[table “4” not found /]
I waffled a little on Paul Brown, as he is generally considered an architect of the modern league (and, you know, a team is named after him), but unlike Lombardi, Walsh and Knoll, Brown’s non-Otto-Graham-entangled accomplishments are mostly unrelated to coaching.  I’m sure various arguments could be made about individual names (like, “You crazy, Tom Landry is awesome”), but the point of this list isn’t to denigrate these individuals, it’s simply to say that these are the HoF coaches whose coaching successes are the most difficult to isolate from their quarterback’s.

I don’t really want to speculate about any broader implications, both because the sample is too small to make generalizations, and because my intuition is that coaches probably do get too much credit for their good fortune (whether QB-related or not).  But regardless, I think it’s clear that LeBatard’s 13/14 number is highly misleading.

Applied Epistemology in Politics and the Playoffs

Two nights ago, as I was watching cable news and reading various online articles and blog posts about Christine O’Donnell’s upset win over Michael Castle in Delaware’s Republican Senate primary, the hasty, almost ferocious emergence of consensus among the punditocracy – to wit, that the GOP now has virtually zero chance of picking up that seat in November – reminded me of an issue that I’ve wanted to blog about since long before I began blogging in earnest: NFL playoff prediction models.

Specifically, I have been critical of those models that project the likelihood of each surviving team winning the Super Bowl by applying a logistic regression model (i.e., “odds of winning based on past performance”) to each remaining game.  In January, I posted a number of comments to this article on Advanced NFL Stats, in which I found it absurd that, with 8 teams left, his model predicted that the Dallas Cowboys had about the same chance of winning the Super Bowl as the Jets, Ravens, Vikings, and Cardinals combined. In the brief discussion, I gave two reasons (in addition to my intuition): first, that these predictions were wildly out of whack with contract prices in sports-betting markets, and second, that I didn’t believe the model sufficiently accounted for “variance in the underlying statistics.”  Burke suggested that the first point is explained by a massive epidemic of conjunction-fallacyitis among sports bettors.  On its face, I think this is a ridiculous explanation: i.e., does he really believe that the market-movers in sports betting — people who put up hundreds of thousands (if not millions) of dollars of their own money — have never considered multiplying the odds of several games together?  Regardless, in this post I will put forth a much better explanation for this disparity than either of us proffered at the time, hopefully mooting that discussion.  On my second point, he was more dismissive, though I was being rather opaque (and somehow misspelled “beat” in one reply), so I don’t blame him.  However, I do think Burke’s intellectual hubris regarding his model (aka “model hubris”) is notable – not because I have any reason to think Burke is a particularly hubristic individual, but because I think it is indicative of a massive epidemic of model-hubrisitis among sports bloggers.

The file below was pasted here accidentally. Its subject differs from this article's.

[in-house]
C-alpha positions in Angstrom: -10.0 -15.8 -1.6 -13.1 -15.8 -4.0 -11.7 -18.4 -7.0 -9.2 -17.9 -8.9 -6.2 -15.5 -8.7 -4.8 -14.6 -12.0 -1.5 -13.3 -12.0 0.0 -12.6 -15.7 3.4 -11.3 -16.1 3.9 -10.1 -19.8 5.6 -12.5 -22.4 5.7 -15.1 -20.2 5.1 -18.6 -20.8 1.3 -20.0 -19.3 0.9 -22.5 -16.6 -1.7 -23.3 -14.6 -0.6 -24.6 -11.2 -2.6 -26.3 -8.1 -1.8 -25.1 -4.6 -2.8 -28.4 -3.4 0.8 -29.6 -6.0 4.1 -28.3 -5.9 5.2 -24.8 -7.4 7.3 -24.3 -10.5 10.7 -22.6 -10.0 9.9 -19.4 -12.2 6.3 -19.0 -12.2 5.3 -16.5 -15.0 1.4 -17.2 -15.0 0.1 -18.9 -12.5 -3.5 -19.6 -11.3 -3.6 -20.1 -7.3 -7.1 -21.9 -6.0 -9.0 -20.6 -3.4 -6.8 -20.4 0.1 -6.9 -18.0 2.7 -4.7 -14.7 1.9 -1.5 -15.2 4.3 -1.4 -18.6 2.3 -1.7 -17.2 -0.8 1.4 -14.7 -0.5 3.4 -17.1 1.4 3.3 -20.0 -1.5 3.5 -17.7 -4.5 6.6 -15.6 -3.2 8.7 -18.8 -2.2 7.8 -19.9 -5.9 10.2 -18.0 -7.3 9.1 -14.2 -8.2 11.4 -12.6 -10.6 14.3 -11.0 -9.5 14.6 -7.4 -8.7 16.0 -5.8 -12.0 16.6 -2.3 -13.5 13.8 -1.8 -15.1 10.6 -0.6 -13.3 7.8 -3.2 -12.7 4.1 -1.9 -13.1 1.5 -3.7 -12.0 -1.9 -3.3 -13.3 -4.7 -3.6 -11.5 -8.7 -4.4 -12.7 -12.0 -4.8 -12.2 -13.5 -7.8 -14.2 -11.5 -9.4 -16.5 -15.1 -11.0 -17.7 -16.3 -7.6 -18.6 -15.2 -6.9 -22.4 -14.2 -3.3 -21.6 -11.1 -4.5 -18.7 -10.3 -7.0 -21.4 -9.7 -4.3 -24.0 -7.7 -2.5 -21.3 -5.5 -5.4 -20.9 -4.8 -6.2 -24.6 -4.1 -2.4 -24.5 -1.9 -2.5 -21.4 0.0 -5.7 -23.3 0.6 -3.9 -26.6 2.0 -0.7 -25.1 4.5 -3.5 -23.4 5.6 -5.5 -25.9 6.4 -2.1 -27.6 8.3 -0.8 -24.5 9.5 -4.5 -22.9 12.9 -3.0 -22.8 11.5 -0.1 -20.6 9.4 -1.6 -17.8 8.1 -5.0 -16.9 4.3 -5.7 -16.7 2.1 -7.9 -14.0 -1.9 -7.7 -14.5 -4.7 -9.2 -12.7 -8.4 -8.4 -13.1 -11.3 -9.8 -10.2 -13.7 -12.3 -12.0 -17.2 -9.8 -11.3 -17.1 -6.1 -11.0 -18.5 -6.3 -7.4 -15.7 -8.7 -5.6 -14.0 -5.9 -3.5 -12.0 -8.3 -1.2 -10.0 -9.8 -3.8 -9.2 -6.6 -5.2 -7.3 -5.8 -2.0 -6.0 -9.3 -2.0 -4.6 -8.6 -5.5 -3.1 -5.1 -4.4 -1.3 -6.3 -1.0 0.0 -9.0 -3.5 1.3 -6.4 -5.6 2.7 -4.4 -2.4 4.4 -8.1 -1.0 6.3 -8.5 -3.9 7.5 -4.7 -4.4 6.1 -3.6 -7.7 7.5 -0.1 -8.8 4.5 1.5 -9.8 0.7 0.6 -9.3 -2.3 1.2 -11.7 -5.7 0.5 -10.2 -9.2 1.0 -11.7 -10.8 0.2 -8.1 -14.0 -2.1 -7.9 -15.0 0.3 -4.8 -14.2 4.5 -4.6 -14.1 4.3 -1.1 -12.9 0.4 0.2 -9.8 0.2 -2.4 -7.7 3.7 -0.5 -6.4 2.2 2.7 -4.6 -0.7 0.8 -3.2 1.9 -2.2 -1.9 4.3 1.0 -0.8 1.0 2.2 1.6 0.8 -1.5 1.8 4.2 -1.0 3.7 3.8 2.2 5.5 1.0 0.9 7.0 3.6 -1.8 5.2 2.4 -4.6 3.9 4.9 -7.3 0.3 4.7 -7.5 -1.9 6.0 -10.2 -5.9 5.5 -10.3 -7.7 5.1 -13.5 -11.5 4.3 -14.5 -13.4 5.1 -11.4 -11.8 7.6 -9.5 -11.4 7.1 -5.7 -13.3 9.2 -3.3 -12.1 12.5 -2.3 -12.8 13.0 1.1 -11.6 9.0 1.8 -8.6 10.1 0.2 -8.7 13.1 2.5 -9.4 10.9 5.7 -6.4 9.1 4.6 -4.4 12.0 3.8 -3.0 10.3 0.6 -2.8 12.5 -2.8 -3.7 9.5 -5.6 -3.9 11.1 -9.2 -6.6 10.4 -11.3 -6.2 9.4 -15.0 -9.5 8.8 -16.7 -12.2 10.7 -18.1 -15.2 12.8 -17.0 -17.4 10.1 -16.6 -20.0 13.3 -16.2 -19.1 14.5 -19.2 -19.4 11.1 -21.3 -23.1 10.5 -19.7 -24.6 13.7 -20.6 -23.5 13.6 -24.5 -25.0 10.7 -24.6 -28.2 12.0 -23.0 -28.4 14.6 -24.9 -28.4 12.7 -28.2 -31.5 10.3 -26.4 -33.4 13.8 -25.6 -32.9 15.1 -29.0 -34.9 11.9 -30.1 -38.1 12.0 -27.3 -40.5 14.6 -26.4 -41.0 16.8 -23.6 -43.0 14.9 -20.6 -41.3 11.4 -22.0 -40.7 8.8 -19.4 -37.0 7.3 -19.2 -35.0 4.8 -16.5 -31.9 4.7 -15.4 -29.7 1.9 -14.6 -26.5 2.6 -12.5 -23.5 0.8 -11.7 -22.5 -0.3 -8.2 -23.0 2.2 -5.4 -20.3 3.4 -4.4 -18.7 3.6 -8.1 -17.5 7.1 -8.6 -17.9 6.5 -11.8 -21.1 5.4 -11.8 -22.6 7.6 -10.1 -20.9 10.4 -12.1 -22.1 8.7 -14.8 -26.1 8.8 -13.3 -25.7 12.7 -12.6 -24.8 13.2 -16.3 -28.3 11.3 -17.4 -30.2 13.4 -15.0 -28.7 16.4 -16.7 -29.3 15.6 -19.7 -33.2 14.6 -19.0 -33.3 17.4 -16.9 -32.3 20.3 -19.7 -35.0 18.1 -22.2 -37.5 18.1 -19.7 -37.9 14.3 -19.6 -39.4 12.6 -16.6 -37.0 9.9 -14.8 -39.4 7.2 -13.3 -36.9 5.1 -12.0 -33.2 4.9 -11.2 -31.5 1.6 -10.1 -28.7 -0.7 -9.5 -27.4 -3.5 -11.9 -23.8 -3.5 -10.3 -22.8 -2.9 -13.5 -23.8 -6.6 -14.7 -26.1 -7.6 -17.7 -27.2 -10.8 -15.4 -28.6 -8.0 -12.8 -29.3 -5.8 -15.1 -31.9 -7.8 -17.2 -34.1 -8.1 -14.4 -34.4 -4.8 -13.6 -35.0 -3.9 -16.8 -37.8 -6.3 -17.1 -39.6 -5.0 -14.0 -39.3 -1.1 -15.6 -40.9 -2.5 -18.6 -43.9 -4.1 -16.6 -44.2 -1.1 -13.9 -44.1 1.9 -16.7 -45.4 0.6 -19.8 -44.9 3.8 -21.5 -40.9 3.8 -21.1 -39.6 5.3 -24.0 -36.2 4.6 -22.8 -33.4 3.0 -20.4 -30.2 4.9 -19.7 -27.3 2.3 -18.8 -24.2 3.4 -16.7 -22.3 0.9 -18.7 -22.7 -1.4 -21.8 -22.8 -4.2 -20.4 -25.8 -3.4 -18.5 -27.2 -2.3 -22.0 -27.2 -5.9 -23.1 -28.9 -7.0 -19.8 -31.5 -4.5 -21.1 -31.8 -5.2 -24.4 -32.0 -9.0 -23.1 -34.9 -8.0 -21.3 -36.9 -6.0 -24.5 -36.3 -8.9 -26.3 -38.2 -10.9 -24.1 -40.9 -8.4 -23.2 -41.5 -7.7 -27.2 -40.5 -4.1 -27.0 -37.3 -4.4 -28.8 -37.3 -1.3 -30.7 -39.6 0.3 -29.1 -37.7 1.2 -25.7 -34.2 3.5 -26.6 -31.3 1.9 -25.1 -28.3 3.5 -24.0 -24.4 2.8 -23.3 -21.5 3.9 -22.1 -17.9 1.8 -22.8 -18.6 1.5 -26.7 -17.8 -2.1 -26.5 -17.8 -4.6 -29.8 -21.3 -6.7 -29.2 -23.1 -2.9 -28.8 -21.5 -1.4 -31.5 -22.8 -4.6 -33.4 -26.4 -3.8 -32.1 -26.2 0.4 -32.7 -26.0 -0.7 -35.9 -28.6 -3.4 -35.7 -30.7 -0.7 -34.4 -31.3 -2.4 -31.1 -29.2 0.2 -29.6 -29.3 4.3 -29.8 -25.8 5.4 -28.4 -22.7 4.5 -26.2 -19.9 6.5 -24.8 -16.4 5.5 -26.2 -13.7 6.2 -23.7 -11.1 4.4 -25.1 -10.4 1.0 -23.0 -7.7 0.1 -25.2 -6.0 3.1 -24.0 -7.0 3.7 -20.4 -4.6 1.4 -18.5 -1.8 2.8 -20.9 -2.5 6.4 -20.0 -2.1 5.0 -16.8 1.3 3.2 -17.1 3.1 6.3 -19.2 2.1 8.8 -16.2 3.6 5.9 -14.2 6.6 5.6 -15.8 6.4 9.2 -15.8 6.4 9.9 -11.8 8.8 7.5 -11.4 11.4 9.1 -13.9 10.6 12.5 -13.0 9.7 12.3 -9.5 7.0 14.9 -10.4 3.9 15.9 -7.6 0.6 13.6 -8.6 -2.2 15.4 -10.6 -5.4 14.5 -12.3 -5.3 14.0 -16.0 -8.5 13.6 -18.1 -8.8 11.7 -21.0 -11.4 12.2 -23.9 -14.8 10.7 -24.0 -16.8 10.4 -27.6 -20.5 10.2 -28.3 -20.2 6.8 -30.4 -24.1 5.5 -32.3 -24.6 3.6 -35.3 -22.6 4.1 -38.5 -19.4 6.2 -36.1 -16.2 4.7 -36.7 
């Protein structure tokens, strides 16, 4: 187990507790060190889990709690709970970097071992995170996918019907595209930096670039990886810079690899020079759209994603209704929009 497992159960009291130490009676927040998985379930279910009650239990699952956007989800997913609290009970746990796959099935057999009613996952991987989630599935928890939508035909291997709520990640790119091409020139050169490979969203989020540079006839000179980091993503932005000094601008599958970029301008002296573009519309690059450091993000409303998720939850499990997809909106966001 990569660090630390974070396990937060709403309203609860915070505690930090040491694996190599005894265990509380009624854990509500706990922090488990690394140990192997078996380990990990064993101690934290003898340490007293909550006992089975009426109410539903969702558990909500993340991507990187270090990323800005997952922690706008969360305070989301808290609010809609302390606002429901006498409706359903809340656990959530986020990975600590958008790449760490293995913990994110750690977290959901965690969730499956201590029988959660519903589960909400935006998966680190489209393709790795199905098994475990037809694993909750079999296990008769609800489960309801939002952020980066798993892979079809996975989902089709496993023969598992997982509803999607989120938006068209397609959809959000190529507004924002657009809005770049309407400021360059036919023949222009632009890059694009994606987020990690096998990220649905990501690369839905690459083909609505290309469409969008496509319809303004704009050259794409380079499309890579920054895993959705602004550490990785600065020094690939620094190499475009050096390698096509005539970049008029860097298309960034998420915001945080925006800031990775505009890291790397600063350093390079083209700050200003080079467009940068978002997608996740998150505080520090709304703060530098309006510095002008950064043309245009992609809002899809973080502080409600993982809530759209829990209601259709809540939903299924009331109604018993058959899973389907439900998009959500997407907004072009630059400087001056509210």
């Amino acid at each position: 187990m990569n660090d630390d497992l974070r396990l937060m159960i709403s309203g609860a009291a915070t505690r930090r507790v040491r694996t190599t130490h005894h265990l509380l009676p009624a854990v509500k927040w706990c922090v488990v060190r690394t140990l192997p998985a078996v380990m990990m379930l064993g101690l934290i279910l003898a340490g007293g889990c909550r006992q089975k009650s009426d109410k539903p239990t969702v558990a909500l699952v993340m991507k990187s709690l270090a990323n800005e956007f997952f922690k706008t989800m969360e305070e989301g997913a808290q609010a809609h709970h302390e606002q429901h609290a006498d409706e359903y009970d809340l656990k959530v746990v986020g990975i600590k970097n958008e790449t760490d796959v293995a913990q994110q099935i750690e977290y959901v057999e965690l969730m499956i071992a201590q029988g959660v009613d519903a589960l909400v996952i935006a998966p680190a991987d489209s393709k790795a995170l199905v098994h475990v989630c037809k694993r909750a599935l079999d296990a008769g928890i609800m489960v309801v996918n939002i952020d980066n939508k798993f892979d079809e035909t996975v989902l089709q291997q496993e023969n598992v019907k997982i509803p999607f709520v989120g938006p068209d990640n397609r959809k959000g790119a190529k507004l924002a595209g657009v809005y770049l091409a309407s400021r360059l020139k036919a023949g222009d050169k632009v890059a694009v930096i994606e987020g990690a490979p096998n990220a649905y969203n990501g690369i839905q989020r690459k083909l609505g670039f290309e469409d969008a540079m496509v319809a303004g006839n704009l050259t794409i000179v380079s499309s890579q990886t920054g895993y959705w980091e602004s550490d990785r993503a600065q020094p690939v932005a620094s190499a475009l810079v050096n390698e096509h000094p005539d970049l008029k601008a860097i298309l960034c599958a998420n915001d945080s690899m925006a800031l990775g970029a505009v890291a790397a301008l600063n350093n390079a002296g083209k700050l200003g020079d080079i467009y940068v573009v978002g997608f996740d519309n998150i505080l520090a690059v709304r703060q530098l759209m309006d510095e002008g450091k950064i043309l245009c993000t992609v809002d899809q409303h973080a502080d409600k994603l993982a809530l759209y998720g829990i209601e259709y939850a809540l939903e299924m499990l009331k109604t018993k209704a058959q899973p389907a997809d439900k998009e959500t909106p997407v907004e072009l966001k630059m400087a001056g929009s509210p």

In Section 1 of this post, I will discuss what I personally mean by “applied epistemology” (with apologies to any actual applied epistemologists out there) and what I think some of its more-important implications are.  In Section 2, I will try to apply these concepts by taking a more detailed look at my problems with the above-mentioned playoff prediction models.

Section 1: Applied Epistemology Explained, Sort Of